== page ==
On using the N-word, Winfrey said, "You cannot be my friend and use that word around me. ... I always think of the...people who heard that as their last word as they were hanging from a tree."

Oprah Winfrey Leadership Academy for Girls



The Oprah Winfrey Leadership Academy for Girls – South Africa (OWLAG) is a boarding school for girls, grades 8-12, in Henley on Klip, Gauteng Province, South Africa.Coordinates: 26°32′49″S 28°03′19″E The school is a project begun by the American entrepreneur and philanthropist Oprah Winfrey in 2002, born out of a discussion she had with South African president Nelson Mandela in 2000. OWLAG opened in 2007 and its inaugural class of 72 girls graduated in 2011.

Oprah Winfrey Leadership Academy for Girls

Inspired by her own disadvantaged childhood, Winfrey stated that she founded the Leadership Academy to provide educational and leadership opportunities for academically gifted girls from impoverished backgrounds in South Africa who exhibited leadership qualities for making a difference in the world. She wanted to help girls who grew up like her, "economically disadvantaged, but not poor in mind or spirit".

Oprah Winfrey Leadership Academy for Girls

The school teaches the Independent Examinations Board (IEB) curriculum writes the South African National Senior Certificate.
Oprah Winfrey Leadership Academy for Girls


Oprah now smiles all the time


Oprah Always smiles

Oprah Always smiles

Oprah Always smiles

Oprah Always smiles

Oprah Always smiles

Oprah Always smiles

Oprah Always smiles

Oprah's favorite quote:



Be thankful for what you have; you'll end up having more. If you concentrate on what you don't have, you will never, ever have enough.
Cheers to a new year and another chance for us to get it right.
Turn your wounds into wisdom.


Oprah's Net worth: US$2.7 billion (October 2019)



Oprah's Books:


Oprah's Books


1. The Path Made Clear: Discovering Your Life's Direction and Purpose


The Path Made Clear: Discovering Your Life's Direction and Purpose

Everyone has a purpose. And, according to Oprah Winfrey, "Your real job in life is to figure out as soon as possible what that is, who you are meant to be, and begin to honor your calling in the best way possible."

That journey starts right here. 

Price: 14 At Amazon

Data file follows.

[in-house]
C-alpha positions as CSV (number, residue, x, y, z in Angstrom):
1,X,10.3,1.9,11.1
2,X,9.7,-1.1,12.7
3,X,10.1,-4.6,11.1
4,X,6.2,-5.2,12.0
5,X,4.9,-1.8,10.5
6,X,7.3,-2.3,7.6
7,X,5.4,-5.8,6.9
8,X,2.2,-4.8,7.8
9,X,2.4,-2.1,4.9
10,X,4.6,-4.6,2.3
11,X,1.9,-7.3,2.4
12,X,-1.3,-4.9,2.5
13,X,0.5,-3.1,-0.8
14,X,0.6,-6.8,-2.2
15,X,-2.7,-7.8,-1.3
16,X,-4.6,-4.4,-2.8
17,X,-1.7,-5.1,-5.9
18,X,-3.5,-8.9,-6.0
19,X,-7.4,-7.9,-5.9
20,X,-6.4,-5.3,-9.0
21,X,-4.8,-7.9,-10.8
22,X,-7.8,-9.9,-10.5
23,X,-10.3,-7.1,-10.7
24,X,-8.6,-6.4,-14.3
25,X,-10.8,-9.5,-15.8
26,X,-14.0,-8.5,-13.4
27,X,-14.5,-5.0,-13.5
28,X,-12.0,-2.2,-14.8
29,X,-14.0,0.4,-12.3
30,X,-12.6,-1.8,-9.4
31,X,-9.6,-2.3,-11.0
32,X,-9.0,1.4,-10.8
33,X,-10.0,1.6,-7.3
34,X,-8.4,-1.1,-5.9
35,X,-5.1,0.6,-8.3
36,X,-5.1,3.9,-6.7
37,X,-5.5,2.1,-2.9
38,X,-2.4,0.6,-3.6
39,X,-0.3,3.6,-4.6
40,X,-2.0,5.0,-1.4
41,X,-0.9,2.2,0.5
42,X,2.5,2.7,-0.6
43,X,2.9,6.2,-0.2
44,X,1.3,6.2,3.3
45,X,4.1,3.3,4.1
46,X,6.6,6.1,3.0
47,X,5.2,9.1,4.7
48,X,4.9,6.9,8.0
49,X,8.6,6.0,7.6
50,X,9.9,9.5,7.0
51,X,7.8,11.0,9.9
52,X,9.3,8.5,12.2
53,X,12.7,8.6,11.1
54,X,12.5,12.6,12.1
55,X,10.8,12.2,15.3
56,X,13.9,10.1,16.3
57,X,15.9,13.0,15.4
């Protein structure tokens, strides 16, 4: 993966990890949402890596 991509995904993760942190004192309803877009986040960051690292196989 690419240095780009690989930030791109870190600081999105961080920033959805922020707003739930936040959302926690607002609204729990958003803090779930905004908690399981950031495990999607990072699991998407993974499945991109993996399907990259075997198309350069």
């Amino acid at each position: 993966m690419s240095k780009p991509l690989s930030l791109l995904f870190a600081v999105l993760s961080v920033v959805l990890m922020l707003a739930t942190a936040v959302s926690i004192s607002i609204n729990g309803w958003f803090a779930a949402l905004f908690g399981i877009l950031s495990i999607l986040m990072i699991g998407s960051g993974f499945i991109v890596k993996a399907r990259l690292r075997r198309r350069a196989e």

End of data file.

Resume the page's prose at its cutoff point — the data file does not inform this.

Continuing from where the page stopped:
2. What I Know for Sure


What I Know for Sure

After film critic Gene Siskel asked her, "What do you know for sure?" Oprah Winfrey began writing the "What I Know for Sure" column in O, The Oprah Magazine. Saying that the question offered her a way to take "stock of her life", Oprah has penned one column a month over the last 14 years, years in which she retired The Oprah Winfrey Show (the highest-rated program of its kind in history), launched her own television network, became America's only black billionaire, was awarded an honorary degree from Harvard University and the Presidential Medal of Freedom, watched friends and colleagues come and go, lost beloved pets and adopted new ones, and celebrated milestone birthdays. Throughout it all, she's continued to offer her profound and inspiring words of wisdom in her "What I Know for Sure" column in O, The Oprah Magazine.

Price: $12.59 At Amazon



3. The Wisdom of Sundays: Life-Changing Insights from Super Soul Conversations


The Wisdom of Sundays: Life-Changing Insights from Super Soul Conversations

Oprah Winfrey says Super Soul Sunday is the television show she was born to do. “I see it as an offering,” she explains. “If you want to be more fully present and live your life with a wide-open heart, this is the place to come to.”

Now, for the first time, the aha moments of inspiration and soul-expanding insight that have enlightened millions on the three-time Emmy Award-winning Super Soul Sunday are collected in The Wisdom of Sundays, a beautiful, cherishable, deeply-affecting book.

Price: $13.74 At Amazon


4. Oprah Winfrey: The Life, Lessons & Rules for Success


Oprah Winfrey: The Life, Lessons & Rules for Success

When Oprah Winfrey speaks, the world listens. Health – both emotional and physical, and general wellness are the topics she often focuses upon. She is completely transparent with her own struggles in these areas, allowing herself to be relatable whilst also inspiring change

She has been ranked the richest African American of the 20th century, the greatest black philanthropist in American history, and was once the world’s only black billionaire.

In short, Oprah Winfrey is a boss.

Price: $10 At Amazon